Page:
NEW YORK (AP) — Regulators are closing a small Tennessee bank, marking the second failure of a federally insured bank this year.
The Federal Deposit Insurance Corp. said that Trust Co. Bank of Memphis, Tennessee, was closed Friday,
As of Dec. 31, Trust Co. Bank had about $20.7 million in total assets and $20.3 million in total deposits. It operated four branches.
The Bank of Fayette County of Piperton, Tennessee, agreed to buy about $3.9 million of the failed bank’s assets and assume all of its deposits.
The failure is expected to cost the FDIC $7.2 million.
Note: News release from the Tennessee Department of Financial Institutions is below. Continue reading
By Eric Schelzig, Associated Press
NASHVILLE, Tenn. — Financial services firm UBS AG on Wednesday announced it will consolidate back office functions in Nashville, creating 1,000 jobs in the city over the next five years.
Kathleen Lynch, the chief operating officer of UBS Group Americas and Wealth Management Americas, said the Swiss bank is investing more than $36 million in the city, where it already employs more than 200 people.
“The global strategy for UBS is to create regional hubs around the world,” she said. “We have hubs in India, China, Poland and Nashville will be the Americas hub.”
Tennessee Gov. Bill Haslam and Mayor Karl Dean lauded the decision to choose Nashville for the center. Both state and local incentives played a role in landing the investment, but both said final details are still being worked out.
“It speaks volumes about Tennessee and about Nashville when a company like UBS chooses to make this kind of investment here,” Haslam said. “We’re thrilled there’s a thousand new jobs in Tennessee.”
NASHVILLE, Tenn. (AP) — Metro Nashville Councilman Brady Banks has been cleared of a charge of patronizing prostitution.
The Tennessean (http://tnne.ws/KrI4Hg ) reported the Davidson County district attorney general’s office said Monday that Banks had completed the city’s “john school” for first-time offenders.
Banks reached an agreement with prosecutors that he would complete the course and the charge would be dropped.
The first-term council member could still face some political fallout from his Feb. 16 arrest at a city hotel during an undercover Metro Police prostitution sting.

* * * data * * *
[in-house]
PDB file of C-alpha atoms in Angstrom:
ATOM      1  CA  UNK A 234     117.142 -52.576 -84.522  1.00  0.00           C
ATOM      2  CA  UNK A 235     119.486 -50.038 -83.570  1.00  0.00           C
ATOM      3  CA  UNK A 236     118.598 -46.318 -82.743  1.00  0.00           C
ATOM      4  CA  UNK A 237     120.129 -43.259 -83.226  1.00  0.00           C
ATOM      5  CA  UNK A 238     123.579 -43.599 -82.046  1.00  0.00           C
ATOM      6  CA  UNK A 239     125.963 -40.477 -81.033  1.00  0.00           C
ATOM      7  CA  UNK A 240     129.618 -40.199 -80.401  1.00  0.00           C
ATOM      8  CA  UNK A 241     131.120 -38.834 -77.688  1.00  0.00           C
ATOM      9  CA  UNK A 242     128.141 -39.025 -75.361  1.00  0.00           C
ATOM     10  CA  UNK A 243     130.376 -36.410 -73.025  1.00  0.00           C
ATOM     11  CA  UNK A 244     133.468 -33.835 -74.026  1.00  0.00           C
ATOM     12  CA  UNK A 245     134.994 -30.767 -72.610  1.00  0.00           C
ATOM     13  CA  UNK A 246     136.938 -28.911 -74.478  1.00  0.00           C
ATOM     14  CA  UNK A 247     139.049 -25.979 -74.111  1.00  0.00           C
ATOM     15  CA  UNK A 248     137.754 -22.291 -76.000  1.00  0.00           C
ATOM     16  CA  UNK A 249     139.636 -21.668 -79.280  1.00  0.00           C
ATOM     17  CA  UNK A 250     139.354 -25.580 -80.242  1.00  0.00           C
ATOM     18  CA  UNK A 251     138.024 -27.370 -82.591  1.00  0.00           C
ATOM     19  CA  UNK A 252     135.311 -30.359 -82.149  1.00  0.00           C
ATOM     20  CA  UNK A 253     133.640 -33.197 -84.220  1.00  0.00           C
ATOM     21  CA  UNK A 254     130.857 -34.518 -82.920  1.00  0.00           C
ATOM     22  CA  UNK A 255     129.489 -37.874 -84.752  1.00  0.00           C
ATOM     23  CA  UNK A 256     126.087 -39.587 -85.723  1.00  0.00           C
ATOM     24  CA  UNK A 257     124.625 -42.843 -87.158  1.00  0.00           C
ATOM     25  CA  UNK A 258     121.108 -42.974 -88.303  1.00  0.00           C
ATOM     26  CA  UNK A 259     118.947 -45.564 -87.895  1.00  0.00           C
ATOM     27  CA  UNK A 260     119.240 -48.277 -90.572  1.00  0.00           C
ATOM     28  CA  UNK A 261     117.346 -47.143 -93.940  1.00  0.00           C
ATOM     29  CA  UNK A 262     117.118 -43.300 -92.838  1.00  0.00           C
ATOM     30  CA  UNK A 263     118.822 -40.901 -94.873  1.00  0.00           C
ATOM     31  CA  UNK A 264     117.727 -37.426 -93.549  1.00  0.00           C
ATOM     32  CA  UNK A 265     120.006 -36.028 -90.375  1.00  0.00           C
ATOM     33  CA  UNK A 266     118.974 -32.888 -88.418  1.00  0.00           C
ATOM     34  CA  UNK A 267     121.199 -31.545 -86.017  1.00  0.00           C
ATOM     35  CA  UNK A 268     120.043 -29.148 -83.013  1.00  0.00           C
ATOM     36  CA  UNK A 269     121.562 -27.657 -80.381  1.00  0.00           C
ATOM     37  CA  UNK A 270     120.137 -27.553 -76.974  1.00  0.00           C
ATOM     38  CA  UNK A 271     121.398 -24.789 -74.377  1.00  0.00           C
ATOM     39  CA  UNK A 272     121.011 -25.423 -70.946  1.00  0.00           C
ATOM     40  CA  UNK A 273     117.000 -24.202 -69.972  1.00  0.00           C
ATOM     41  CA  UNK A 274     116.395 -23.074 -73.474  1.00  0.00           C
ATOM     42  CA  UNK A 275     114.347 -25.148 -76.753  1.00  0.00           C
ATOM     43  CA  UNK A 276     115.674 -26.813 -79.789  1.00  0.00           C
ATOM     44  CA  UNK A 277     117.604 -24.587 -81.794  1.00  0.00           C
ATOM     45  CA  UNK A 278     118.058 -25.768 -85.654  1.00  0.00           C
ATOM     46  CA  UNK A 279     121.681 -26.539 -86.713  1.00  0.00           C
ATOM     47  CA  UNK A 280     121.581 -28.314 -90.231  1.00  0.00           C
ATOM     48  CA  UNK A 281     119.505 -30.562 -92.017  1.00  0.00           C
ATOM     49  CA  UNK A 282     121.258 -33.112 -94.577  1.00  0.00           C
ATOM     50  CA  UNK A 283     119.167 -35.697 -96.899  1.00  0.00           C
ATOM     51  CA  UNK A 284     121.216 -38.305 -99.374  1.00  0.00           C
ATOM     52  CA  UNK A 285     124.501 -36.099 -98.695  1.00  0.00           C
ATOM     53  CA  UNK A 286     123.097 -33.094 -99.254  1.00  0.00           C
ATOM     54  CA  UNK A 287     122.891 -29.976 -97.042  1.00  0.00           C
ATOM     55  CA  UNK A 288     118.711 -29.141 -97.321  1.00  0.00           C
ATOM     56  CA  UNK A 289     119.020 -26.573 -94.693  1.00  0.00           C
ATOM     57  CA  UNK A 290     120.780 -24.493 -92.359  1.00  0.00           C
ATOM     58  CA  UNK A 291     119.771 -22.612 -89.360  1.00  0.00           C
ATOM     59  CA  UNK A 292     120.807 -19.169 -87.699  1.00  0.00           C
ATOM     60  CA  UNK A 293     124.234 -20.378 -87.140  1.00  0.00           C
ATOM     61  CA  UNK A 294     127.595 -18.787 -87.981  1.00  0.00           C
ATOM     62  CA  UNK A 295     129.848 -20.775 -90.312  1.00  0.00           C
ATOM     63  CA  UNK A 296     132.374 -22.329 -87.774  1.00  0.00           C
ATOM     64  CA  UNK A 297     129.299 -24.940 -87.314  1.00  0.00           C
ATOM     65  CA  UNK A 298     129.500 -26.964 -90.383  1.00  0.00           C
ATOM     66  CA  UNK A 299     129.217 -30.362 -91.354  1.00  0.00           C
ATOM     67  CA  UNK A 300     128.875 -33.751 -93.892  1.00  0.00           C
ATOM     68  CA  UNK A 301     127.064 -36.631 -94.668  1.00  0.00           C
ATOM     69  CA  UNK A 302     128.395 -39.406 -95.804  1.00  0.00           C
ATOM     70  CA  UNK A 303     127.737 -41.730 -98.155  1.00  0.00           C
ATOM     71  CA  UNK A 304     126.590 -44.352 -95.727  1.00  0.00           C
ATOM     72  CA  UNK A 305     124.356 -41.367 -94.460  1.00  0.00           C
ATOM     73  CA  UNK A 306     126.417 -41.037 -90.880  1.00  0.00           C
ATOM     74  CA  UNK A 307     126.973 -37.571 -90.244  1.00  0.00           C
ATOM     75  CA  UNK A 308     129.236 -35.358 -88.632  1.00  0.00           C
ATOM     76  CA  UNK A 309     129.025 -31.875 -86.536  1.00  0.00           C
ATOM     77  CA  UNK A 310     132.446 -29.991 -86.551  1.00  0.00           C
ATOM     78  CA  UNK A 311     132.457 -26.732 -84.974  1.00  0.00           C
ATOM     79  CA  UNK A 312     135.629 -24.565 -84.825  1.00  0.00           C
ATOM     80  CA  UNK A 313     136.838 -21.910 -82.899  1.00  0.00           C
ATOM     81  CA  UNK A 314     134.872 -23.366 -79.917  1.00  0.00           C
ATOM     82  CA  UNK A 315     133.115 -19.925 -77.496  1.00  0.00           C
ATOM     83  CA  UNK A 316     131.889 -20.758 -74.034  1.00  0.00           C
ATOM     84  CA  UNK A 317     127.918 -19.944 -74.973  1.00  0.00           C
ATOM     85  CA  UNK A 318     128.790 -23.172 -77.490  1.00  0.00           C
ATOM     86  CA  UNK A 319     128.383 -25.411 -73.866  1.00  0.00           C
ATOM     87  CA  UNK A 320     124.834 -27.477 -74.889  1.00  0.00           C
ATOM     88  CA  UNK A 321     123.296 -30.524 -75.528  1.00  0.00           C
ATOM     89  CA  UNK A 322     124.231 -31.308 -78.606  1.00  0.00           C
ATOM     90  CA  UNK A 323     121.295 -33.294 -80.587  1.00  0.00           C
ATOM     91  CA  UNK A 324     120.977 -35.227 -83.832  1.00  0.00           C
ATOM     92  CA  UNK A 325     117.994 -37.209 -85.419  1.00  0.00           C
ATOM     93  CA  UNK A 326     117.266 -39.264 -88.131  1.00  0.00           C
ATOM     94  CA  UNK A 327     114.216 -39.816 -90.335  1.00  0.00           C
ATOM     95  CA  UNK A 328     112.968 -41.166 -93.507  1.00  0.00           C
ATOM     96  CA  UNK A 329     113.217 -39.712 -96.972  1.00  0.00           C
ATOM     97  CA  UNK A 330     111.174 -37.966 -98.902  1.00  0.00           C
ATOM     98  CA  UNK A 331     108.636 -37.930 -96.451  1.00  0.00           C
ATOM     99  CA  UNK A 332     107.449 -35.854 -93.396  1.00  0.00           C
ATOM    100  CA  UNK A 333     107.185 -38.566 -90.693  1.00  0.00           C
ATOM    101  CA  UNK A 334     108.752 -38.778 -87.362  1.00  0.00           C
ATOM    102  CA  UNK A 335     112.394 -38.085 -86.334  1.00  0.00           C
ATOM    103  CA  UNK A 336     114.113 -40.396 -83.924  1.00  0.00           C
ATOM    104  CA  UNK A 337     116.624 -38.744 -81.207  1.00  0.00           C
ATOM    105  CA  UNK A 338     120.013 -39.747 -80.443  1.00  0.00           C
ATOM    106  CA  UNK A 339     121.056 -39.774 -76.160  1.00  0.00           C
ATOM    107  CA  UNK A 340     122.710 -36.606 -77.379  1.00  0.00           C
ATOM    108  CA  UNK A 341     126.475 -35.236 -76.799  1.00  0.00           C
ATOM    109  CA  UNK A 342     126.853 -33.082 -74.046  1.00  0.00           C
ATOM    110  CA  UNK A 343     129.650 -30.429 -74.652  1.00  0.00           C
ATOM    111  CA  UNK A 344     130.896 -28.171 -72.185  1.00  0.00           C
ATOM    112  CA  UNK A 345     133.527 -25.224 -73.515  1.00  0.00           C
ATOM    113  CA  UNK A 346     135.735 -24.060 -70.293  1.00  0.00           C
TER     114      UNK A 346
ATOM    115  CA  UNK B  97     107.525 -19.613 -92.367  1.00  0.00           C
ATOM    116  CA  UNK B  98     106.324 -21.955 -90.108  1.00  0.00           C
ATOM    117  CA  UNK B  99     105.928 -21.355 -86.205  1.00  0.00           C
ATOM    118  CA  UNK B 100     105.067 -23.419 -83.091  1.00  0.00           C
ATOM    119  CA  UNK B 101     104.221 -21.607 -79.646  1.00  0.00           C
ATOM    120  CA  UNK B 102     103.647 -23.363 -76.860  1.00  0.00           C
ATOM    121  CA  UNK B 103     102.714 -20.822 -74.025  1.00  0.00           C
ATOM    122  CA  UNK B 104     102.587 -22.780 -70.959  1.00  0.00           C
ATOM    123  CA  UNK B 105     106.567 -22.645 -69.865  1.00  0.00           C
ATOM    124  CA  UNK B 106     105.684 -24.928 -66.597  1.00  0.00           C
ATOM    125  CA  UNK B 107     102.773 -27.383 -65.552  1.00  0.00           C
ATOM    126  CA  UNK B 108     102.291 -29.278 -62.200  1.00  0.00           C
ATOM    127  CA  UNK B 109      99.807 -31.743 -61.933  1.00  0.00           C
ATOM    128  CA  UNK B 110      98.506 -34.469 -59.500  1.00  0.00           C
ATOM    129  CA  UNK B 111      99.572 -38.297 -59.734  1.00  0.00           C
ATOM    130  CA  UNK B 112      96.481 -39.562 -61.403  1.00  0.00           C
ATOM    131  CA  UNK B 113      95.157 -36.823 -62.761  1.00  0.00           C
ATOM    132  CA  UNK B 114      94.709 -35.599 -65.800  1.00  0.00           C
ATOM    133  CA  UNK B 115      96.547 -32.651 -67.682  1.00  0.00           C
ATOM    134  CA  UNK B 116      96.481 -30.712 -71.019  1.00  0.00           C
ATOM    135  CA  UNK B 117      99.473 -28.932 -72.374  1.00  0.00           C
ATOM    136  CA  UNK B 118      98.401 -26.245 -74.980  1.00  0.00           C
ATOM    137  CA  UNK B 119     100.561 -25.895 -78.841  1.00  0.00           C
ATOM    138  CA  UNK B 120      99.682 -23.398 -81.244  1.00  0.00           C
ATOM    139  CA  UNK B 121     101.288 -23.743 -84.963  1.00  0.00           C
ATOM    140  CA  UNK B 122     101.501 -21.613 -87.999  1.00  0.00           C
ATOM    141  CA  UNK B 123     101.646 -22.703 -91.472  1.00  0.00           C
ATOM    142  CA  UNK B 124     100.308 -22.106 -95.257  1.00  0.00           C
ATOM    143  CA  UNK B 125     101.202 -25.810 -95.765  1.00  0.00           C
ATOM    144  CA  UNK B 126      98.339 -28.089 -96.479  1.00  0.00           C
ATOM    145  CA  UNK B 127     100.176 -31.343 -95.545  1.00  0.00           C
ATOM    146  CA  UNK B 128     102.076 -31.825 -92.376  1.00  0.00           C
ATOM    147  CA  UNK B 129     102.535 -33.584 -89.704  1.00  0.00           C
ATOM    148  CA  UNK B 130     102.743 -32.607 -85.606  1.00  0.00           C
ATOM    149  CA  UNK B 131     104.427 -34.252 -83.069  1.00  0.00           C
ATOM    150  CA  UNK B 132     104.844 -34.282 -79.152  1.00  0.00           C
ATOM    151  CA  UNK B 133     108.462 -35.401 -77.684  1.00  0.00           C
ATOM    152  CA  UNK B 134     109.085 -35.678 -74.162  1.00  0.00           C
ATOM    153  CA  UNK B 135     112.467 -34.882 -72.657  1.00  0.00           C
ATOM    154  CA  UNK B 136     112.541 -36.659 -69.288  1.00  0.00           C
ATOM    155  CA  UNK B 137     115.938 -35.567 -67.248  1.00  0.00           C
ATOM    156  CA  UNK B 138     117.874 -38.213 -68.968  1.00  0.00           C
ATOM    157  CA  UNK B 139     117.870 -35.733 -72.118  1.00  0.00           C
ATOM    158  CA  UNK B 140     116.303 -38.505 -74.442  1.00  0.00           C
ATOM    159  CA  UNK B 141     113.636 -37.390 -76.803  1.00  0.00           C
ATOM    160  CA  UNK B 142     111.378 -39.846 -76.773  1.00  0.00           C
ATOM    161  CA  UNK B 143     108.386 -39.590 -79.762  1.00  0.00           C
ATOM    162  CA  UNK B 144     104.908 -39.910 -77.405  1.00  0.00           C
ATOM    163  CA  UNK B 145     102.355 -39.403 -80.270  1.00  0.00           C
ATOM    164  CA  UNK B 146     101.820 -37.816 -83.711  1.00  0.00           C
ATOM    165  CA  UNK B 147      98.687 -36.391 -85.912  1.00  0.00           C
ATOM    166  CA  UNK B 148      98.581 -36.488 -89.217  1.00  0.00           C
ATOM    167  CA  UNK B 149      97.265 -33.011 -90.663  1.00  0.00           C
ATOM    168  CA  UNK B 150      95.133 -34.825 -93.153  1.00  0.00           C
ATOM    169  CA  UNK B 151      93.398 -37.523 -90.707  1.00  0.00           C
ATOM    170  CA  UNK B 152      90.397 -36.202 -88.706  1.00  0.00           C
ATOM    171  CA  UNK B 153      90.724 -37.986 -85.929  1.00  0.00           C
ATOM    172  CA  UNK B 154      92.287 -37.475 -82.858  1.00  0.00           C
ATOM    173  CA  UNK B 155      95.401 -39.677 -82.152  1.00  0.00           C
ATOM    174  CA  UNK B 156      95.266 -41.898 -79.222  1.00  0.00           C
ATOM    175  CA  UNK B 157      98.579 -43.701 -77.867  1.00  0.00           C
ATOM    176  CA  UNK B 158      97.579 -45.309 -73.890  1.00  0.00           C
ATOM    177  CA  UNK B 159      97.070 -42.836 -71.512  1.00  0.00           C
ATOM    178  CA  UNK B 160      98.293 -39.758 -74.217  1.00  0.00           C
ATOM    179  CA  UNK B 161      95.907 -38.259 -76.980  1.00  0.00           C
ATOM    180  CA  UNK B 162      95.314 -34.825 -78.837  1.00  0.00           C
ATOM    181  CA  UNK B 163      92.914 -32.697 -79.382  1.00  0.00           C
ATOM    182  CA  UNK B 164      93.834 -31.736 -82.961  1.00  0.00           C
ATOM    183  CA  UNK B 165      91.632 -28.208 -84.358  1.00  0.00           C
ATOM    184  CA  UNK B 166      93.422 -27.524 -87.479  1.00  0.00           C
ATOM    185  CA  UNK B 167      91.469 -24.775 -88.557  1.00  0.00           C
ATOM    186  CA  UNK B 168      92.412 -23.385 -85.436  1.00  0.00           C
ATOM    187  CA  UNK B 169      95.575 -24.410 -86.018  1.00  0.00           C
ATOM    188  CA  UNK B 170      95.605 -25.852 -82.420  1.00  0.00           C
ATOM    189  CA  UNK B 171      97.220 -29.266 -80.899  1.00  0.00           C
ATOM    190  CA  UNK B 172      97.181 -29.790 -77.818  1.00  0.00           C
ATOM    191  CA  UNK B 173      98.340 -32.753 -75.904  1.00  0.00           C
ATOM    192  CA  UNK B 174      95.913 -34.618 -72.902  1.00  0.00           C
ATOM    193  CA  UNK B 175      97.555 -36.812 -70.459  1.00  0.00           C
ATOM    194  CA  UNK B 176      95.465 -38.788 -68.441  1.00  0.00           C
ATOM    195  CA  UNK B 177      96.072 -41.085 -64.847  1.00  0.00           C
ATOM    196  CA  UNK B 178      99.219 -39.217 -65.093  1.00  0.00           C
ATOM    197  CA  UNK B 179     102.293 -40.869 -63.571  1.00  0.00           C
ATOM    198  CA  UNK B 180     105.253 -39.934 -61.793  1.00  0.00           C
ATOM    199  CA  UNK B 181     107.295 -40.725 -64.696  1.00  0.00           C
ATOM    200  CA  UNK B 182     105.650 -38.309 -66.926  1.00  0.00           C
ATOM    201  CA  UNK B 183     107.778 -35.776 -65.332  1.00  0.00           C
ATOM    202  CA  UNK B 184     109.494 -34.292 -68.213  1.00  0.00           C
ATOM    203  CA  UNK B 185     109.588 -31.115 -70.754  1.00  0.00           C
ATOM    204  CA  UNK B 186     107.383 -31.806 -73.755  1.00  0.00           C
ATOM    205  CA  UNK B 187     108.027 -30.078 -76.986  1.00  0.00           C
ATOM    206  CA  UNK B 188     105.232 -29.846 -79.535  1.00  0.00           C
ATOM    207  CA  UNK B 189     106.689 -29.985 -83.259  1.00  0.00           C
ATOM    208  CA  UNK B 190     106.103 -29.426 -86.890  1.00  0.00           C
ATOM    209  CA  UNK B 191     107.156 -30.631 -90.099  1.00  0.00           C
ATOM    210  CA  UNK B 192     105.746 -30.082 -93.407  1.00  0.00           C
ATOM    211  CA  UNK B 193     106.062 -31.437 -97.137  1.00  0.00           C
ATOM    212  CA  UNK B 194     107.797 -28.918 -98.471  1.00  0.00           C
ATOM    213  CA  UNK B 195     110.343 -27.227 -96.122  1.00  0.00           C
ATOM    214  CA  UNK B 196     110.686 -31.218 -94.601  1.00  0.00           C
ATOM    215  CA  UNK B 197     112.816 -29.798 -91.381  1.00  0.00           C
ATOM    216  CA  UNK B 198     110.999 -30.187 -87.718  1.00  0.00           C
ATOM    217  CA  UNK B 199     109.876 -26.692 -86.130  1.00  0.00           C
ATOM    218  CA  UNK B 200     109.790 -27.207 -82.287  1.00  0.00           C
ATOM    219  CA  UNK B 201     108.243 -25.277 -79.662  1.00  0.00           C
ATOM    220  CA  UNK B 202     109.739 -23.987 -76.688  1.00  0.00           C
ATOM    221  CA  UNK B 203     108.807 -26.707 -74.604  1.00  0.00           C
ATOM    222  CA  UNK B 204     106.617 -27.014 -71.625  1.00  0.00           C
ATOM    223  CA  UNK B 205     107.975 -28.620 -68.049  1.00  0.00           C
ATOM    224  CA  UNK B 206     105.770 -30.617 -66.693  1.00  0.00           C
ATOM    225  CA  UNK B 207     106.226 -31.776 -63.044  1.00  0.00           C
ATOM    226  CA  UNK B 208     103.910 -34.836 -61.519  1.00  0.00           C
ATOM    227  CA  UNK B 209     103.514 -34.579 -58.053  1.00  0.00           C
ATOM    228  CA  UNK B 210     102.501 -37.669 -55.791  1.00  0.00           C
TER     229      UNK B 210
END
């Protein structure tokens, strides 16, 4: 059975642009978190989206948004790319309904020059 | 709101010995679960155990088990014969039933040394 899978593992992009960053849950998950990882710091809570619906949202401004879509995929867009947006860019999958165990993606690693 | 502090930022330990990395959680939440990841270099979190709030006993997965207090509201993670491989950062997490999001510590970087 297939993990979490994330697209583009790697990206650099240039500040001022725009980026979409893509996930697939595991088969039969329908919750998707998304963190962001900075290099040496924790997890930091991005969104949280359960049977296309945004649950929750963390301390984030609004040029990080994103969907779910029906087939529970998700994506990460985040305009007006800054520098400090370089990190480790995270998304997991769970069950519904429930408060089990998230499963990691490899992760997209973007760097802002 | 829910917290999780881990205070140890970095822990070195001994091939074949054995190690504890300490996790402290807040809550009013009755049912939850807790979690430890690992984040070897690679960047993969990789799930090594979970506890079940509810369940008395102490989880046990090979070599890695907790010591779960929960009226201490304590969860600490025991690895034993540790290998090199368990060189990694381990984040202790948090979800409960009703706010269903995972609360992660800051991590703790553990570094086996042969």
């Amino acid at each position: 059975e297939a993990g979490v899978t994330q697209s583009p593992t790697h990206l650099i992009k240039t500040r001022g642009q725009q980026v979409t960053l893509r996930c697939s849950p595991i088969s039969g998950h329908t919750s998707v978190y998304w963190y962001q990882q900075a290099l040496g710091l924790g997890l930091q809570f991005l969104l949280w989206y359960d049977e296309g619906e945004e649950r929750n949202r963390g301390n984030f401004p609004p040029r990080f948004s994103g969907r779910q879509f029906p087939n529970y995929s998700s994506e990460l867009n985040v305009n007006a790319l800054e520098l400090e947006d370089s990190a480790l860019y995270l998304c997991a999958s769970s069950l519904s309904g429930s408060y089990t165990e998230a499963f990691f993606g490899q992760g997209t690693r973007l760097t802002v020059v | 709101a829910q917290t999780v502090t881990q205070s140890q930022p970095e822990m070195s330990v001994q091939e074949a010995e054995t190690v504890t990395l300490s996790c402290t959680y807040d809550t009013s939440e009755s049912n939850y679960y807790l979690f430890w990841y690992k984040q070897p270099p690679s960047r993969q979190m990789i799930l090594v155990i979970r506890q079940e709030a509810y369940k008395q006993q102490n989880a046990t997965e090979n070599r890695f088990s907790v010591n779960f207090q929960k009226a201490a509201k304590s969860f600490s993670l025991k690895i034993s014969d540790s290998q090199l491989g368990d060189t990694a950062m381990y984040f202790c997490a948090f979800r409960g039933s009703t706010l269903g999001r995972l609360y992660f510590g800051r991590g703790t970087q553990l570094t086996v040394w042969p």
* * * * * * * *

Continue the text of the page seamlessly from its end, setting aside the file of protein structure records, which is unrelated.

Banks admitted his mistake, but said he would remain in office. Some residents of his district have talked of trying to recall him.
(Note: Updates, replaces earlier post)
NASHVILLE, Tenn. (AP) — A Nashville councilman and the founder of a Sumner County tea party group have been charged with patronizing prostitution.
Councilman Brady Banks and Sumner United for Responsible Government co-founder Matthew Moynihan were caught in a sting on Thursday after responding to an Internet advertisement for an escort service, according to a police account reported in The Tennessean (http://tnne.ws/zjh0Tr).
The 33-year-old Banks is the outreach director for Governor’s Books from Birth Foundation and a member of Nashville Emerging Leaders.
Charged with Banks and the 38-year-old Moynihan was 37-year-old Jyotin Arora.
Banks and Arora do not have listed phone numbers, and an email to Banks was not immediately answered. A call to the number listed for Moynihan rang unanswered.
A judicial commissioner set each man’s bond at $1,000.
Tennessee Sen. Bob Corker raised $1.2 million in campaign money over the last three months, far outpacing his three registered challengers and bringing his balance to more than $6.5 million, reports the Tennessean after reviewing his most recent campaign finance report.
Industries that have contributed generously to the Chattanooga Republican in the past continued to send money his way. Since last November’s election, Corker has received more donations than anyone else in Congress from four industries — general contractors, building materials, the automotive industry and commercial banks — according to an analysis by the nonpartisan Center for Responsive Politics.
That analysis doesn’t include complete data from the third quarter, but disclosure forms filed with the Federal Election Commission show donors from those four industries continued to fuel Corker’s campaign fund between July 1 and Sept. 30.
Commercial-bank employees and political action committees linked to those banks donated at least $204,400 as of Sept. 30, according to the Center for Responsive Politics. In the third quarter, more than a dozen banks and financial services institutions donated to Corker, a member of theSenate’s Banking, Housing and Urban Affairs Committee. Bank of America’s federal PAC donated $4,500, and the Independent Community Bankers of America contributed $5,000.
While he came to political prominence as the “farmer from Frog Jump,” Rep. Stephen Fincher, R-Tenn., has decided in Washington that he’d rather serve on the committee that deals with banks rather than the committee that deals with agriculture, reports National Journal’s Hotline.
(Fincher) was one of the media’s favorite subjects for profiling in the run-up to the 2010 elections. The Washington Post and the Wall Street Journal, among others, spotlighted the man they dubbed the “Farmer from Frog Jump” and his stewardship of a 2,500-acre farm that’s been in his family for seven generations.
But in Washington, Fincher has a decidedly different priority. Last month, Fincher won a coveted appointment to the House Financial Services Committee — a move that forced him to give up his spot on the Agriculture Committee.